Over the past couple of years, consumers have started to notice a pattern of rebranding for some of the top names in fashion. It seems as though designers are shifting towards a general ‘bold, all-caps, block font’ to represent their newest designs. This got me thinking as to why this might be?
This re-branding pattern goes against my natural assumption that fashion brands would want to do anything in their power to stand out from the ever-growing list of names in fashion. So, why this sudden transition towards uniformity? Burberry, for instance, released its new logo late last year after over 20 years of the old logo that the company’s consumer base had grown to love.
My guess would be that name brands are trying to broaden its client base by generalizing their logos, hoping to appeal to a younger, more modern audience. This may be one possible reason for the change in marketing direction for many of these companies. I’m curious as to identifying the factors that drive these changes and if it has any real affects on a company’s client base or popularity.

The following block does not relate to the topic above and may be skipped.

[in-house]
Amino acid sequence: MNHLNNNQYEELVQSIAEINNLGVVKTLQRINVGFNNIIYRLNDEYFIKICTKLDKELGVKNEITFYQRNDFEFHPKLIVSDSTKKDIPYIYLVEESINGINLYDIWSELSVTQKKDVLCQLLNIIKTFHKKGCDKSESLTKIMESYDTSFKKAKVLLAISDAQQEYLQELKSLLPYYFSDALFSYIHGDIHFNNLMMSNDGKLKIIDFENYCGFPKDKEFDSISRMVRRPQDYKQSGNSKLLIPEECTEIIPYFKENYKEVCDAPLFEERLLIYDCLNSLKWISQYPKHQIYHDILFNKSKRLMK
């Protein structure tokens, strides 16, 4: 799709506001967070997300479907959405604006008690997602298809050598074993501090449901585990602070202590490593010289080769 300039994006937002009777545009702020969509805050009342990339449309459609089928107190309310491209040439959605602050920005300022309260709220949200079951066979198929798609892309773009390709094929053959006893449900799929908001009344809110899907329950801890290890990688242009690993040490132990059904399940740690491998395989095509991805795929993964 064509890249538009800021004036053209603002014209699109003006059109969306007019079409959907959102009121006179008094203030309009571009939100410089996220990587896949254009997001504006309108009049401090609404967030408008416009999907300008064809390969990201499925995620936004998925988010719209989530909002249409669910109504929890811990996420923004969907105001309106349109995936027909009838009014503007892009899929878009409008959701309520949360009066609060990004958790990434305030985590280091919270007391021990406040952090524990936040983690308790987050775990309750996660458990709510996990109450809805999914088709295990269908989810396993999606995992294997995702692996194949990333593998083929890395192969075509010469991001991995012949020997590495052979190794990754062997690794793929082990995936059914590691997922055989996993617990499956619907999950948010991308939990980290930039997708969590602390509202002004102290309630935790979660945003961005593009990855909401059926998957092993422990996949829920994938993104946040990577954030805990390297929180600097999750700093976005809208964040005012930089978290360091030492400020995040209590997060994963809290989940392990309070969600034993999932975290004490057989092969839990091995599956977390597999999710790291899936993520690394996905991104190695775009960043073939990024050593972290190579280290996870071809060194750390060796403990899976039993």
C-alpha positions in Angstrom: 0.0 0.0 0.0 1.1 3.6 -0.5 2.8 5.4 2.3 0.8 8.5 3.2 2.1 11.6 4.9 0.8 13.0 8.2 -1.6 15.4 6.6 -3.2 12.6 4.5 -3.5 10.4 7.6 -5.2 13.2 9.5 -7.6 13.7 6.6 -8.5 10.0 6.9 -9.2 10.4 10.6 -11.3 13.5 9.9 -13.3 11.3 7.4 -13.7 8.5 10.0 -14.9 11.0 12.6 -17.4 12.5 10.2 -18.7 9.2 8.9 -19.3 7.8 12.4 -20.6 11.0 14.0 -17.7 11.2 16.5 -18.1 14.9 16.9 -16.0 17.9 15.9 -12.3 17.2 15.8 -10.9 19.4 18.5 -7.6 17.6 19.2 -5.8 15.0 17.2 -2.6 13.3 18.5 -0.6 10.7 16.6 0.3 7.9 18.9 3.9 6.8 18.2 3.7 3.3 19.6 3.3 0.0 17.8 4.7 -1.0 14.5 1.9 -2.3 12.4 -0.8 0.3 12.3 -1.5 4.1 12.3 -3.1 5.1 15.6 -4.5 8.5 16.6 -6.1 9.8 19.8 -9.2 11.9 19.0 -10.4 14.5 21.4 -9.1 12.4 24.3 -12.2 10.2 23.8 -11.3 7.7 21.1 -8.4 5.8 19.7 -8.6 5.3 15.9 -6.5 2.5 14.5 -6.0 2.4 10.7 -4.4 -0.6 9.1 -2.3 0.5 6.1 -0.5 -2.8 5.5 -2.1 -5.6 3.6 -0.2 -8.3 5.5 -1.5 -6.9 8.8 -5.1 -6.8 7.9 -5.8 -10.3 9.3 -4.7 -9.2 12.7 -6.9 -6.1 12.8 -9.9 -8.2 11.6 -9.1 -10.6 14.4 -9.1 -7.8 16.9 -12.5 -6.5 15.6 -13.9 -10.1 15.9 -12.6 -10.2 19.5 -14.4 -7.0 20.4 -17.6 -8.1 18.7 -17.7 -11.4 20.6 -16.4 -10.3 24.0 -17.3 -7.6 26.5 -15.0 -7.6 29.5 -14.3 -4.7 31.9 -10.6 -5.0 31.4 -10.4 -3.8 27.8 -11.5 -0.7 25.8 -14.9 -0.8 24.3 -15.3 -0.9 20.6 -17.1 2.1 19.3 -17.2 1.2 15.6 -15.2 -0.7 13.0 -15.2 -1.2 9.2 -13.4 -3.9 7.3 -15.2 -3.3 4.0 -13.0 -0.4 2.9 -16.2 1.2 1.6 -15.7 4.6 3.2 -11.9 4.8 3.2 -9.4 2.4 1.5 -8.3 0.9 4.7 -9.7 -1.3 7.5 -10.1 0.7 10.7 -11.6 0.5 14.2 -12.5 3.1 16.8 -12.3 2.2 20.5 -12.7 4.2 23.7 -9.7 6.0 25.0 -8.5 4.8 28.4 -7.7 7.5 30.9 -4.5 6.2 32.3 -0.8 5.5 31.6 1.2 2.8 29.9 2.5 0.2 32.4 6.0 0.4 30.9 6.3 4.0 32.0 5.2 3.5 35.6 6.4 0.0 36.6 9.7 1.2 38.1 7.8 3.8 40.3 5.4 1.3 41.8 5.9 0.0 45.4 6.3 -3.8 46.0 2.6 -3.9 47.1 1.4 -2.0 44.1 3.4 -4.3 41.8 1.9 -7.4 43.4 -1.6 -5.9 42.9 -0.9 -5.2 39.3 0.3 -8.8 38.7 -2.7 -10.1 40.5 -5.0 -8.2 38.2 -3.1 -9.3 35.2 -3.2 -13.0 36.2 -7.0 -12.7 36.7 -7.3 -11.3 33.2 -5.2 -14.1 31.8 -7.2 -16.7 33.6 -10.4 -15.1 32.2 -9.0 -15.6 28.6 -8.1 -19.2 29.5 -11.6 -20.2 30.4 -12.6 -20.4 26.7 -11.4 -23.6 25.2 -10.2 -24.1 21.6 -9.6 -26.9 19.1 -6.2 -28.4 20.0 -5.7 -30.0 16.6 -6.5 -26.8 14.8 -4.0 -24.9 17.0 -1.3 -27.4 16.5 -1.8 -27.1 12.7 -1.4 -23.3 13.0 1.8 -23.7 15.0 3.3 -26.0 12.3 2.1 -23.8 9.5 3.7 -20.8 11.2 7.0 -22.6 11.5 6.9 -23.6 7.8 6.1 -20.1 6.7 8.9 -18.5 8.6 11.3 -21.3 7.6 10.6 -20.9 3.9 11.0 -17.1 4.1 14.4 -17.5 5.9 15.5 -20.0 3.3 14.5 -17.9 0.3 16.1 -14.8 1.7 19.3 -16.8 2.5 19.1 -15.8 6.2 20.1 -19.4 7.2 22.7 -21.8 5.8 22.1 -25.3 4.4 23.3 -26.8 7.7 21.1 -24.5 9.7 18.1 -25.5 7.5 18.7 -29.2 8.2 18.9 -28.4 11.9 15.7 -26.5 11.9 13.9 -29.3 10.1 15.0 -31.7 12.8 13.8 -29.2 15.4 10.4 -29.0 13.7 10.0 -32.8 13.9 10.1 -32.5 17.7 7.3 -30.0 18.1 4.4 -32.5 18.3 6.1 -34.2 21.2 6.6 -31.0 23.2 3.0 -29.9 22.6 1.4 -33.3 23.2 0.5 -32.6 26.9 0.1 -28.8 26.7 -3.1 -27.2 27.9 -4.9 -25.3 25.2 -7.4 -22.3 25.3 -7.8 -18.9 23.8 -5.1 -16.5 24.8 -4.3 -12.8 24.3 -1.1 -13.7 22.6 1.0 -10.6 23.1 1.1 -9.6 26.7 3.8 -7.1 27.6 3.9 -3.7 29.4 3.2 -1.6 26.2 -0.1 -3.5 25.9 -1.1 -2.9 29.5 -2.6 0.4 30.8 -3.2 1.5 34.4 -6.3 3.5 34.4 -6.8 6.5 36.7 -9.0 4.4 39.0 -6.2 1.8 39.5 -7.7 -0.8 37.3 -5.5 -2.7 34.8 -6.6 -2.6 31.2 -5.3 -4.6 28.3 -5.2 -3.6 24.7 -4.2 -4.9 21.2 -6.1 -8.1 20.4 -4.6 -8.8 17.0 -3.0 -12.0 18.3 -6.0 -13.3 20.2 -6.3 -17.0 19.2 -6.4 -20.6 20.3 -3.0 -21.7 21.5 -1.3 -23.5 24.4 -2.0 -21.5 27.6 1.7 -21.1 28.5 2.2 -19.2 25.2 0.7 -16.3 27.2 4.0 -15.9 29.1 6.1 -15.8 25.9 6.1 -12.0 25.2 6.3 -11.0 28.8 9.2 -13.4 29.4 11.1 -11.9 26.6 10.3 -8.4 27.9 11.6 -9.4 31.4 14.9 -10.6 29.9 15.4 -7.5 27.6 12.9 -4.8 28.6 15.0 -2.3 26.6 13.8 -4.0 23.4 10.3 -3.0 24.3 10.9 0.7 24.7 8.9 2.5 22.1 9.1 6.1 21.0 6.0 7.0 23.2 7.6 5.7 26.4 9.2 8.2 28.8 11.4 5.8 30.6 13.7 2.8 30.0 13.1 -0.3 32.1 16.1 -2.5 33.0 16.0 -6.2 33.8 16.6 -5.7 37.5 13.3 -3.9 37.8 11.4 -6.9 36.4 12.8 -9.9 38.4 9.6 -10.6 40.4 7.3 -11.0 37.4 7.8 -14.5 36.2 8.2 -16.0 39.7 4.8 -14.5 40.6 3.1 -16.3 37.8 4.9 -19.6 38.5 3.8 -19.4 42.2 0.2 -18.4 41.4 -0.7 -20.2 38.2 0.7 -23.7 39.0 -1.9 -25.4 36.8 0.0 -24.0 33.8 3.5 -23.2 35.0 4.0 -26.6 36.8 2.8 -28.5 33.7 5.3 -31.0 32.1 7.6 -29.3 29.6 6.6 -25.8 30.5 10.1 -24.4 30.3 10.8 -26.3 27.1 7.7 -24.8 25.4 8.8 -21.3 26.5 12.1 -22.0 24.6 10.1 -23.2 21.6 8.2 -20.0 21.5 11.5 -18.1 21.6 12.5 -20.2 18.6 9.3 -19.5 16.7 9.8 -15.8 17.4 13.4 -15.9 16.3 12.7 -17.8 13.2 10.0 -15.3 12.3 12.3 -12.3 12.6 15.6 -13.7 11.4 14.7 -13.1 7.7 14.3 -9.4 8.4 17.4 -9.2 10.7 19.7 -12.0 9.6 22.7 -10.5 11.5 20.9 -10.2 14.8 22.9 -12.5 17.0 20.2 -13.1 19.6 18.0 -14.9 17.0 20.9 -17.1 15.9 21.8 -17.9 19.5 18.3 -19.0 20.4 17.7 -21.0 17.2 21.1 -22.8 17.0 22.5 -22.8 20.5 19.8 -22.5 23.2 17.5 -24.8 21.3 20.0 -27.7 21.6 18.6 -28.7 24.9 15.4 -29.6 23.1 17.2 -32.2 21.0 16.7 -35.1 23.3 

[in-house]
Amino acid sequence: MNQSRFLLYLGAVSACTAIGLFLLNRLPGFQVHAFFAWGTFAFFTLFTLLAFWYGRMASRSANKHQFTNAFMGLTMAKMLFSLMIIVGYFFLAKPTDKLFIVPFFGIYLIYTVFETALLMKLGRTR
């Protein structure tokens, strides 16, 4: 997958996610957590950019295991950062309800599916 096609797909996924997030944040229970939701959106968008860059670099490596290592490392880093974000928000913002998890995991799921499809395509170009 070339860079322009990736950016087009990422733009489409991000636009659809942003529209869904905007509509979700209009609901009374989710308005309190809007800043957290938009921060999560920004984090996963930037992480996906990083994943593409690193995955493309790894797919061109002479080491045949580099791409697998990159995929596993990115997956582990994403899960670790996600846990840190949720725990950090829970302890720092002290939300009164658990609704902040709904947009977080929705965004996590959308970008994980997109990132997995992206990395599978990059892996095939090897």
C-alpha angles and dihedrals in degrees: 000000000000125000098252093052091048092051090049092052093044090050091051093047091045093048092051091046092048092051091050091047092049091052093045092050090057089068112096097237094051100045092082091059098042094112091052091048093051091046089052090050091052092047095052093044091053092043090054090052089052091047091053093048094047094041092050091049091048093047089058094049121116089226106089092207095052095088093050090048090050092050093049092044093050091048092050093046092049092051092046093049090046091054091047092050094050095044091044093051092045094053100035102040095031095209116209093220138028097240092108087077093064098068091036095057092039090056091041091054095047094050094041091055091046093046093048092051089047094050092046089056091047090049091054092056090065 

I was surprised to find out some rebranding strategies have actually been met with a lot of controversy from the public. Gap, for instance, returned to their original logo in less than a week of releasing their new one, back in 2010 due to extreme backlash from its loyal consumers. Whereas, it seems as though consumers are more appreciative of rebranding initiatives when there is a story or reason connected to them. For example, Converse was one of the brands that had a more successful branding turnover when they reasoned their logo change as a result of “aiming to speak to each generation’s youth” thus, their marketing must adapt to changing environments.